Who started this awful trend?

It seems mad that a petition has to be raised to get our Government to move on bringing in legislation to prevent anyone over 18 buying corrosive products.


This worrying trend doesn’t seem to be given the same focus in our media that knife crime etc does.  London has seen a worrying rise in the use of corrosive products in crime, especially throwing acid in peoples’ faces to steal their mobile/handbag etc.


If caught, the short sentence given for causing grievous bodily harm doesn’t equate to the lifetime sentence the victims receive.


This can happen to anyone at anytime.  How can it be that the establishment doesn’t think this behaviour warrants urgent action?


The mental anguish caused to the victims is the hidden injury, just as painful and long lasting as the disfiguring surface injuries.


The perpetrators can move on with their lives not so their victims.


Take the time to read the letter one such victim has written – you will be shocked by the stats involved……..


Copy and paste the link below into your browser and see for yourself……



https://www.change.org/p/uk-parliament-prohibit-the-purchase-of-acid-to-those-without-a-licence recruiter=746729227&utm_source=share_petition&utm_medium=copylink&utm_campaign=share_petition



Violent headlines – Compulsary reading? – but what about when the victim is known to you?

How many times has a headline grabbed you? ‘Young girl shot in East London’ , ‘knife crime takes another victim’ – you know the kind of headlines.  Written to attract our attention and seduce us to read the story.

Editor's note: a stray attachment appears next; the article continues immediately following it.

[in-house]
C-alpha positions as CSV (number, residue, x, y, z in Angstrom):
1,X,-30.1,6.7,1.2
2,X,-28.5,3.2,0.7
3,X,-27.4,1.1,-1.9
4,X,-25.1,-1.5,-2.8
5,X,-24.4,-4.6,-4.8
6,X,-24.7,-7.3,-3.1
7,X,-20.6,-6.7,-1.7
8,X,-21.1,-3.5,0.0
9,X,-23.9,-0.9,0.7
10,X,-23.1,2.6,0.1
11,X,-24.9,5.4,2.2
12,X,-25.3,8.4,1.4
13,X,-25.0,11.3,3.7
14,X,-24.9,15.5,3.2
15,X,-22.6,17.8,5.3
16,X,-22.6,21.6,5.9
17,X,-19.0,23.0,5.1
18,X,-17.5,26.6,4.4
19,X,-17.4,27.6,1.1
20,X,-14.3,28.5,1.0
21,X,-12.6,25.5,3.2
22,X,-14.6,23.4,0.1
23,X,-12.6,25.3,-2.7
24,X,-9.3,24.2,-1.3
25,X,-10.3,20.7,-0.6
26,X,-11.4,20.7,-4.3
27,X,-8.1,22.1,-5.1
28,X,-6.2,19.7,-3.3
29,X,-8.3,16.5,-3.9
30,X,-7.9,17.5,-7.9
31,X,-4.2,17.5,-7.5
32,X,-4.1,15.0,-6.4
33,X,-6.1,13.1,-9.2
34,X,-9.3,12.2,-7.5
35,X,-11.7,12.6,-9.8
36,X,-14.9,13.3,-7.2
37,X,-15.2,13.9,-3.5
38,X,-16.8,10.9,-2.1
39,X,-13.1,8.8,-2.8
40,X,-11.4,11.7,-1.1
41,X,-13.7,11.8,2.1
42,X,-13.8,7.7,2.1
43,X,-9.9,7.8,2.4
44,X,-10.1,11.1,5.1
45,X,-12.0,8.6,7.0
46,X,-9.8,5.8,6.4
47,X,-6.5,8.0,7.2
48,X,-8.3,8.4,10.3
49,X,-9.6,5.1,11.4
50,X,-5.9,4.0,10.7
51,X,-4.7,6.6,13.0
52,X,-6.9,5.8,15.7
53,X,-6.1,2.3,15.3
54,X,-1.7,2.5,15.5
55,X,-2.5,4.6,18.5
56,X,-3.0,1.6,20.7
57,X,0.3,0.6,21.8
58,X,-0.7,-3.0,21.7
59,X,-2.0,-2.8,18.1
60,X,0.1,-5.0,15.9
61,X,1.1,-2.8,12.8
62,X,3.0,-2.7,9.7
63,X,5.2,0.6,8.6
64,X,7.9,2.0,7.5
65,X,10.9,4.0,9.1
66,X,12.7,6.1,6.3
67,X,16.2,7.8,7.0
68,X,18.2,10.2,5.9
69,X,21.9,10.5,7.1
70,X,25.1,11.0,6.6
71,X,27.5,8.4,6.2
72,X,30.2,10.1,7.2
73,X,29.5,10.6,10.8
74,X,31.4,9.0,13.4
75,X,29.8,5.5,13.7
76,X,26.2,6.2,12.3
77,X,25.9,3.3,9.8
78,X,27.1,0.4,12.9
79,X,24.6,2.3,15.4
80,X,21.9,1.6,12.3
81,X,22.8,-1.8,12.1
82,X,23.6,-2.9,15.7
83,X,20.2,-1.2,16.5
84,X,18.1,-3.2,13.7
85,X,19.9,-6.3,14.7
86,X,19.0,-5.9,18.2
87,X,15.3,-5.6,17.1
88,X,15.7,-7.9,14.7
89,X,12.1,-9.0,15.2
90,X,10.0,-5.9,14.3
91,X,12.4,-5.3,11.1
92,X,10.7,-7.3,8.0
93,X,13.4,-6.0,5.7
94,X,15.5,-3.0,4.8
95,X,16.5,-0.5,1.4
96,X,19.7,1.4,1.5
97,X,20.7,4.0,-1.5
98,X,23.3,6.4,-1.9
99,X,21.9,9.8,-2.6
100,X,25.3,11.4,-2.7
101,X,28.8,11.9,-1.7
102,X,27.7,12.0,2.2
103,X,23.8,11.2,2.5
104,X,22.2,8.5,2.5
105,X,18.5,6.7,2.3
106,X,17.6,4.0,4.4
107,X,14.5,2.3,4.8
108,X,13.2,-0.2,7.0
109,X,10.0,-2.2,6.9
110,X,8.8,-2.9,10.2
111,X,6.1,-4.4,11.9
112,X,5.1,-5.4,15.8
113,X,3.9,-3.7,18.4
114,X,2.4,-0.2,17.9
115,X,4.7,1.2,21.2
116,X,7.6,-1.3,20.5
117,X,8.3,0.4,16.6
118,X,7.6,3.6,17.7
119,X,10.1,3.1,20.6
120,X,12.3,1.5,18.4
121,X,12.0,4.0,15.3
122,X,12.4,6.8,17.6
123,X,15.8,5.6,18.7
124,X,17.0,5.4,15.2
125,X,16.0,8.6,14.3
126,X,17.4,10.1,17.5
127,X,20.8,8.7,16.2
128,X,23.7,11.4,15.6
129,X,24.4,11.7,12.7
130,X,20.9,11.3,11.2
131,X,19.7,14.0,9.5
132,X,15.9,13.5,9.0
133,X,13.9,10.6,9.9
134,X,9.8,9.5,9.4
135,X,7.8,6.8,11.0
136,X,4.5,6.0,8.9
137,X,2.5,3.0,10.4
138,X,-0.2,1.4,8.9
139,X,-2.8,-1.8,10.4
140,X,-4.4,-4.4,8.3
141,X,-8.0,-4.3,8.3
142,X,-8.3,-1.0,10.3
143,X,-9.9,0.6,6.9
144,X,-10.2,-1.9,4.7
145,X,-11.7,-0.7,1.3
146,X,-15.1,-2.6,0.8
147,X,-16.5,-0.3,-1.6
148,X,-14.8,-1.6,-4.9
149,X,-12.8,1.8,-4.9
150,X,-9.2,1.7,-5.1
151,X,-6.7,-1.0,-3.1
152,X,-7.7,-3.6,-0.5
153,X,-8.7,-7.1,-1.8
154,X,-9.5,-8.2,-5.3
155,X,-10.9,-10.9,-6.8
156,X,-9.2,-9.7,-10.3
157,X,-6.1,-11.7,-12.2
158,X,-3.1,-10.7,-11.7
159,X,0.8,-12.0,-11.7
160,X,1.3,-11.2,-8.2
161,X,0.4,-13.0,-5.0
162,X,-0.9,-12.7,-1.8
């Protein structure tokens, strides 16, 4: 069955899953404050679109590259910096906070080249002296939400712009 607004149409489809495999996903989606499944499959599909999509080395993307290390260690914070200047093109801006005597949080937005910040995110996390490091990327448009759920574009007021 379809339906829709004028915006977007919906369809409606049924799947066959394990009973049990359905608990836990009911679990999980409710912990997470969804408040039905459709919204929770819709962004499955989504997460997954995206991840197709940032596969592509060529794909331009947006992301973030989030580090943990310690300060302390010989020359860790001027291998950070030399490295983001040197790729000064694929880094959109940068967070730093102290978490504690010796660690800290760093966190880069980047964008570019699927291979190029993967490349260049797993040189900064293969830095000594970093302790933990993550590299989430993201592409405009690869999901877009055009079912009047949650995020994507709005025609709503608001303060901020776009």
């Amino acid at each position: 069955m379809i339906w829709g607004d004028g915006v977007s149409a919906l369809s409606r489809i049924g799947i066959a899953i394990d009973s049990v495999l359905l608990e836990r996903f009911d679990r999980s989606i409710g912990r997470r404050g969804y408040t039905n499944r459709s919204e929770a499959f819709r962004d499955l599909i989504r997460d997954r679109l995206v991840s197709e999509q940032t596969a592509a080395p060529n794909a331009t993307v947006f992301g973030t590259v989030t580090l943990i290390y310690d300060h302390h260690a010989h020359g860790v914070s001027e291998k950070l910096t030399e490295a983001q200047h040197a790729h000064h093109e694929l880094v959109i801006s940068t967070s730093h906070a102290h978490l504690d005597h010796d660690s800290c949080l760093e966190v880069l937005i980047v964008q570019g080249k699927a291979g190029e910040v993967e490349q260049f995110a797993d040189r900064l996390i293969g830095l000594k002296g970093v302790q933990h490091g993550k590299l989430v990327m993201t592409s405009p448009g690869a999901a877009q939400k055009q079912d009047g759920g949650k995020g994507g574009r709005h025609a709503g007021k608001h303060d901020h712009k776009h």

A struggling journalist using sensationalism to get their name noticed.  We’re so used to these headlines, we rarely notice them.  When I was a child, a murder reported in the press would be spoken about for weeks/months.


What happened to the human race that life has become almost worthless?


Usually these headlines are followed by how nice the victim was.  What an inspiration and so on.


How many times do we speed read these features giving little attention to the victim, their friends and/or families.  Those left behind.  Do we ask questions about the events leading up to the tragic event or what lessons can be learned?


Usually, all of these thoughts flash through my mind before I put the paper to one side, carry one with my day and not think about the horror I’ve just read again.


But what about those people who do know –  the victim and/or their family/friends?


Over the weekend there was a feature on the local TV news and a piece in The Metro paper coming into London today of a 30 year old banker out with his friends on Saturday night.  Something happened – not 100% clear what from the reporting – but he ended up dead apparently receiving a serious of punches before later dying in hospital.


This was one feature I didn’t put to one side.  I knew the banker when he was a child.  I knew his mother better and the tough time she went though following her husband’s departure with her then best friend.


We lost touch many years ago but the story over the weekend brought home to me how fragile life really is.


Had my sons still lived at home, I would have given them a big hug.  Why don’t I give them a hug anyway ? Good question.  Until this tragic news, I would have said ‘life got in the way’.  Now I won’t miss an opportunity to give them a hug when they’re around.


What about you?……………. will you take more notice of your family/friends or wait until there is a victim in the press you know?